4. Metric structure. We also want to tell whether two functions f, g in a function space V are “near together” or “far apart”. A typical way to do this is to impose a metric d: V \times V \to {\Bbb R}^+ on the space V. If both a norm \| \|_V and a vector space structure are available, there is an obvious way to do this: define the distance between two functions f, g in V to be d( f, g ) := \|f-g\|_V. (This will be the only type of metric on function spaces encountered in this course. But there are some nonlinear function spaces of importance in nonlinear analysis (e.g. spaces of maps from one manifold to another) which have no vector space structure or norm, but still have a metric.) It is often important to know if the vector space is complete with respect to the given metric; this allows one to take limits of Cauchy sequences, and (with a norm and vector space structure) sum absolutely convergent series, as well as use some useful results from point set topology such as the Baire category theorem. All of these operations are of course vital in analysis. [Compactness would be an even better property than completeness to have, but function spaces unfortunately tend be non-compact in various rather nasty ways, although there are useful partial substitutes for compactness that are available, see e.g. this blog post of mine.]
  5. Topological structure. It is often important to know when a sequence (or, occasionally, nets) of functions f_n in V “converges” in some sense to a limit f (which, hopefully, is still in V); there are often many distinct modes of convergence (e.g. pointwise convergence, uniform convergence, etc.) that one wishes to carefully distinguish from each other. Also, in order to apply various powerful topological theorems (or to justify various formal operations involving limits, suprema, etc.), it is important to know when certain subsets of V enjoy key topological properties (most notably compactness and connectedness), and to know which operations on V are continuous. For all of this, one needs a topology on V. If one already has a metric, then one of course has a topology generated by the open balls of that metric; but there are many important topologies on function spaces in analysis that do not arise from metrics. We also often require the topology to be compatible with the other structures on the function space; for instance, we usually require the vector space operations of addition and scalar multiplication to be continuous. In some cases, the topology on V extends to some natural superspace W of more general functions that contain V; in such cases, it is often important to know whether V is closed in W, so that limits of sequences in V stay in V.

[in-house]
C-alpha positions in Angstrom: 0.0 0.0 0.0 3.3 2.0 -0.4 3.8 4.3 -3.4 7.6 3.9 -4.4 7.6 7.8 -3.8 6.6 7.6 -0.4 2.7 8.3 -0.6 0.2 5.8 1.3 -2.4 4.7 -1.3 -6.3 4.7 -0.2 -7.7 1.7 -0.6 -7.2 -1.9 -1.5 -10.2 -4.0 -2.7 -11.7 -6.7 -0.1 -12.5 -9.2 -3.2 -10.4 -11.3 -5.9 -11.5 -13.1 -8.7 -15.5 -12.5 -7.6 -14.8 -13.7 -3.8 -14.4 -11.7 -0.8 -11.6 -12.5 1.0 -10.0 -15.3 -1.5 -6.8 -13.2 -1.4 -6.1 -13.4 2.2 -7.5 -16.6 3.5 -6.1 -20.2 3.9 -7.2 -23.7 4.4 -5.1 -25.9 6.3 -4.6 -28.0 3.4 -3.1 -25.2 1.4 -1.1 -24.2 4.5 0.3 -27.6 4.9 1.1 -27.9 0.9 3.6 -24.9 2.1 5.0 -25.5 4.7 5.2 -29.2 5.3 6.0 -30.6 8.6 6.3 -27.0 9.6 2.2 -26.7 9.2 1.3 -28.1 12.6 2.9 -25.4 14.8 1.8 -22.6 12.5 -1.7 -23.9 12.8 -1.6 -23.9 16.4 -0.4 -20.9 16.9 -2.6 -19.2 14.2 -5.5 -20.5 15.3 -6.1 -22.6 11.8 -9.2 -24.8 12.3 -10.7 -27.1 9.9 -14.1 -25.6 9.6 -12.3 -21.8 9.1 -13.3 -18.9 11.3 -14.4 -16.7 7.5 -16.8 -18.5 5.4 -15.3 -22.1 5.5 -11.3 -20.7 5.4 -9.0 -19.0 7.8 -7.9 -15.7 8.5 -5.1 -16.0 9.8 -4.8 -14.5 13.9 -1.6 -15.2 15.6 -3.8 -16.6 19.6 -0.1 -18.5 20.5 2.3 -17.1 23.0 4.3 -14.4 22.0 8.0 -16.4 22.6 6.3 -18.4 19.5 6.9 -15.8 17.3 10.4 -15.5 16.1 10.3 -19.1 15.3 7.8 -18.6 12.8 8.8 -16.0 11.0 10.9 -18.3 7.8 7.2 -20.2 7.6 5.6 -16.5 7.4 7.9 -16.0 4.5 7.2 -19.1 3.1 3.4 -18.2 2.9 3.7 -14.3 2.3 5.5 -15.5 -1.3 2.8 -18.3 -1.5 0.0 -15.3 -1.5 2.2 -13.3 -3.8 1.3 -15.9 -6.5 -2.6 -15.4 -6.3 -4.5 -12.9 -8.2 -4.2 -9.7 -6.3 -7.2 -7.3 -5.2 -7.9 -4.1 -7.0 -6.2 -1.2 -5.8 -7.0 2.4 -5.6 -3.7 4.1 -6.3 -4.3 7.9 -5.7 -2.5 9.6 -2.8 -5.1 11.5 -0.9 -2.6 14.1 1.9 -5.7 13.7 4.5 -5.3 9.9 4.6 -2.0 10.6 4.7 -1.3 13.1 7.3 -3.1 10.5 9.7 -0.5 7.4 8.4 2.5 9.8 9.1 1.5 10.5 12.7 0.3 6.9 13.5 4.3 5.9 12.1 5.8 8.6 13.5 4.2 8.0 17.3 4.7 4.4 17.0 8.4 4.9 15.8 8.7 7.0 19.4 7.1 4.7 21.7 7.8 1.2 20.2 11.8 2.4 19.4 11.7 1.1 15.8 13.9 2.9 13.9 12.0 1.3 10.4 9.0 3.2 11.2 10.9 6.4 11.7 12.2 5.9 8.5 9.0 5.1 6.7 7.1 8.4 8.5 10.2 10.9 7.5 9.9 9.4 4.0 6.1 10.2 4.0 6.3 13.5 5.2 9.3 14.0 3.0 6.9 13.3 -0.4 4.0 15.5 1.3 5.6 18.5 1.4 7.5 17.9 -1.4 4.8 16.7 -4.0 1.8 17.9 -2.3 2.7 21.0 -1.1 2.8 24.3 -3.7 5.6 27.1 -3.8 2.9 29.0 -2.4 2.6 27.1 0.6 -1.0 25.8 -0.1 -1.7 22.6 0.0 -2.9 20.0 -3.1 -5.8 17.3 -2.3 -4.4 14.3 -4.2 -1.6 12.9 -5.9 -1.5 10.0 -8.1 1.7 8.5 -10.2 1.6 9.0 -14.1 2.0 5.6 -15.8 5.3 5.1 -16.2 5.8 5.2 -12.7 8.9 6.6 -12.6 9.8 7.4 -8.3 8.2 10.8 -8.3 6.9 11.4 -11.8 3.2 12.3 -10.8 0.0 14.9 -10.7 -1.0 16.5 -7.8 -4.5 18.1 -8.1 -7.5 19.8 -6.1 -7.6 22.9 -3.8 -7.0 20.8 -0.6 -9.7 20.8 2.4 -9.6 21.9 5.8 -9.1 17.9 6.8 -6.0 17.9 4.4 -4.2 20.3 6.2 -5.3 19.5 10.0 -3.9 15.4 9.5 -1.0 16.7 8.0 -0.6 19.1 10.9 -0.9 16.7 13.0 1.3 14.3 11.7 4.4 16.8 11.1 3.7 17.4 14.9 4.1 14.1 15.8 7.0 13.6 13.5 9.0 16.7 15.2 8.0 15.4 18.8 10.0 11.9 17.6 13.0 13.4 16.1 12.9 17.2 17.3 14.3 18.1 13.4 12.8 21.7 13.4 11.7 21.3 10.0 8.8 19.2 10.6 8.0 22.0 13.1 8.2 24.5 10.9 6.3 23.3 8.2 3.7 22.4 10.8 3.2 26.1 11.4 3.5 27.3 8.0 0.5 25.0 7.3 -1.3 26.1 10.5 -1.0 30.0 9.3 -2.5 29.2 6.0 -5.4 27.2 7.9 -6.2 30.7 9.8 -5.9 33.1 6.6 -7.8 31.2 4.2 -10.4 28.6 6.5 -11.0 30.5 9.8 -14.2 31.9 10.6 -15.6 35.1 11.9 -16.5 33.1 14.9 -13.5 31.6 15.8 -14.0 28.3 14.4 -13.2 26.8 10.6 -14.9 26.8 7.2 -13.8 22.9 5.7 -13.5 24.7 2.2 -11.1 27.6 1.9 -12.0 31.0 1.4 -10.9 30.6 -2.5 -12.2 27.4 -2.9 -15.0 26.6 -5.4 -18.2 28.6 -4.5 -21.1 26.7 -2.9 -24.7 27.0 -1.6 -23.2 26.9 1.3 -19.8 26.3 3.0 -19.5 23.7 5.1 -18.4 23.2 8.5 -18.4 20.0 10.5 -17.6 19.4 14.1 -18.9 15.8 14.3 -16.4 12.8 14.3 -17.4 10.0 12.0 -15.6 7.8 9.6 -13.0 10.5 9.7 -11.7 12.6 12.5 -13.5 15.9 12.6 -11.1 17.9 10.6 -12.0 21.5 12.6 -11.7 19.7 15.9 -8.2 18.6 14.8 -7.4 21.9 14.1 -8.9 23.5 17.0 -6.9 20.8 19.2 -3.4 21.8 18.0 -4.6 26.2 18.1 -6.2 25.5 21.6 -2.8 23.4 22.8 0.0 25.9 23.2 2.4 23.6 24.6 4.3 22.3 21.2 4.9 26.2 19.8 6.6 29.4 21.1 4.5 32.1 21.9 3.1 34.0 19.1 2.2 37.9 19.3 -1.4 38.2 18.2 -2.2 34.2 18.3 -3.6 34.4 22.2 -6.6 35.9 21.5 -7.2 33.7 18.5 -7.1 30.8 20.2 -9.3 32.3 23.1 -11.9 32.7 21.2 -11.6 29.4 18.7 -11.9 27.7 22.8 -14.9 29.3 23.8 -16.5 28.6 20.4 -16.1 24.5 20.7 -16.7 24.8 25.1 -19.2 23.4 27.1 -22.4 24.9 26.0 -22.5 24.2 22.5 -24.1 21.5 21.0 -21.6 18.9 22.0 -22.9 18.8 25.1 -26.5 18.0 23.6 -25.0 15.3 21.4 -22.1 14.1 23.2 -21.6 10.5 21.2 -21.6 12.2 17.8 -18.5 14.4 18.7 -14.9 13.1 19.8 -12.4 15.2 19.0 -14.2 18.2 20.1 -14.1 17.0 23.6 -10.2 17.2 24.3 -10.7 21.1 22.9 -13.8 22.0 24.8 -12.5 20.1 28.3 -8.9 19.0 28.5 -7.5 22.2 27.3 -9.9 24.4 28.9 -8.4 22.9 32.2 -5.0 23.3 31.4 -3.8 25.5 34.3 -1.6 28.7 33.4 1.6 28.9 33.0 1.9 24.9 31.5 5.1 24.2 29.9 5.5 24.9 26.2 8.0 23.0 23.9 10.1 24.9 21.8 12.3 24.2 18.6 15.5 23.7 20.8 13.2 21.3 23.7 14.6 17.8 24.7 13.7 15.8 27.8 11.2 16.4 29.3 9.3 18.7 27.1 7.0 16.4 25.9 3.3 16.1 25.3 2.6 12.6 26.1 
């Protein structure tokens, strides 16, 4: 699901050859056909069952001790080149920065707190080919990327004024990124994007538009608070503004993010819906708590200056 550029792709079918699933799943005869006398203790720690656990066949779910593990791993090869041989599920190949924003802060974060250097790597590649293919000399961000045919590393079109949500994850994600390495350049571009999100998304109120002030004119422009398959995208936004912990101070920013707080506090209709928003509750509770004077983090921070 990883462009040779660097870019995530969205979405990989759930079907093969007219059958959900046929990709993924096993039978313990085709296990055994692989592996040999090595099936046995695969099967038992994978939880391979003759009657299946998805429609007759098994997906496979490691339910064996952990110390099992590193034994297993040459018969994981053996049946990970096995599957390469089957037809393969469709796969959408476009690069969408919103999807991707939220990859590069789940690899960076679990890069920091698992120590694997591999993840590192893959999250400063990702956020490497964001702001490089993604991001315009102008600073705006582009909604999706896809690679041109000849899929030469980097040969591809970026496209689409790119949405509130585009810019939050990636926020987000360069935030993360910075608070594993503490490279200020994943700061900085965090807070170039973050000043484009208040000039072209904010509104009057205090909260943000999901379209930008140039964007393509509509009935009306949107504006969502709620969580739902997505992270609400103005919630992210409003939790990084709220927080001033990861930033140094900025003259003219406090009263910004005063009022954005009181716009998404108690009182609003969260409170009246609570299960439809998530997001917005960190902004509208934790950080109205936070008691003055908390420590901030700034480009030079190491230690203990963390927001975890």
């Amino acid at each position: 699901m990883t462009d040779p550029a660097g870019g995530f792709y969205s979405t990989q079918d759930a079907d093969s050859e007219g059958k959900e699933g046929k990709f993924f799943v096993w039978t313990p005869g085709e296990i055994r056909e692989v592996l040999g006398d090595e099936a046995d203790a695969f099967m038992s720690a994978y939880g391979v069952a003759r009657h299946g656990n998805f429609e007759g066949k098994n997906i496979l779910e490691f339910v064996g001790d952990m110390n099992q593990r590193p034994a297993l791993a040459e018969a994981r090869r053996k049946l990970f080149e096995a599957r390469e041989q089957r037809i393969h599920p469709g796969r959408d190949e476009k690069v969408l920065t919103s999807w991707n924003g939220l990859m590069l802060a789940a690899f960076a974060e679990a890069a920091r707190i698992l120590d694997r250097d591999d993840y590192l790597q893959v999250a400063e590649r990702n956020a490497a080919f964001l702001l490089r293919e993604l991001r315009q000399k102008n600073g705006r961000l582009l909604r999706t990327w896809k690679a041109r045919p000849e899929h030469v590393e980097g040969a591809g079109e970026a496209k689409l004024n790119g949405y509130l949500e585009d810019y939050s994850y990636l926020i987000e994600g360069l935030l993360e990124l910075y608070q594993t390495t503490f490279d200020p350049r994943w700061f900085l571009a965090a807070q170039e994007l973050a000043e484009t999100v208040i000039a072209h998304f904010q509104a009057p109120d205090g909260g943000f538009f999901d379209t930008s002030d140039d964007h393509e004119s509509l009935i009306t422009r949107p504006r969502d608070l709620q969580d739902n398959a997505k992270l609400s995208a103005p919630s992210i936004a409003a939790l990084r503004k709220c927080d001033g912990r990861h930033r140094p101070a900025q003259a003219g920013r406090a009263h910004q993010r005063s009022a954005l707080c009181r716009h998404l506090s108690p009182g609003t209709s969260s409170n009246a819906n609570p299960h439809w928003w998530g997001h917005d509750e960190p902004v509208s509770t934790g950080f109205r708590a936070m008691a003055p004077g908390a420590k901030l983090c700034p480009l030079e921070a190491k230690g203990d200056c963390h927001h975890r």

6. Functional structures. Since numbers are easier to understand and deal with than functions, it is not surprising that we often study functions f in a function space V by first applying some functional \lambda: V \to {\Bbb C} to V to identify some key numerical quantity \lambda(f) associated to f. Norms f \mapsto \|f\|_V are of course one important example of a functional; integration f \mapsto \int_X f\ d\mu provides another; and evaluation f \mapsto f(x) at a point x provides a third important class. (Note, though, that while evaluation is the fundamental feature of a function in set theory, it is often a quite minor operation in analysis; indeed, in many function spaces, evaluation is not even defined at all, for instance because the functions in the space are only defined almost everywhere!) An inner product \langle,\rangle on V (see below) also provides a large family f \mapsto \langle f, g \rangle of useful functionals. It is of particular interest to study functionals that are compatible with the vector space structure (i.e. are linear) and with the topological structure (i.e. are continuous); this will give rise to the important notion of duality on function spaces.
  7. Inner product structure. One often would like to pair a function f in a function space V with another object g (which is often, though not always, another function in the same function space V) and obtain a number \langle f, g \rangle, that typically measures the amount of “interaction” or “correlation” between f and g. Typical examples include inner products arising from integration, such as \langle f, g\rangle := \int_X f \overline{g}\ d\mu; integration itself can also be viewed as a pairing, \langle f, \mu \rangle := \int_X f\ d\mu. Of course, we usually require such inner products to be compatible with the other structures present on the space (e.g., to be compatible with the vector space structure, we usually require the inner product to be bilinear or sesquilinear). Inner products, when available, are incredibly useful in understanding the metric and norm geometry of a space, due to such fundamental facts as the Cauchy-Schwarz inequality and the parallelogram law. They also give rise to the important notion of orthogonality between functions.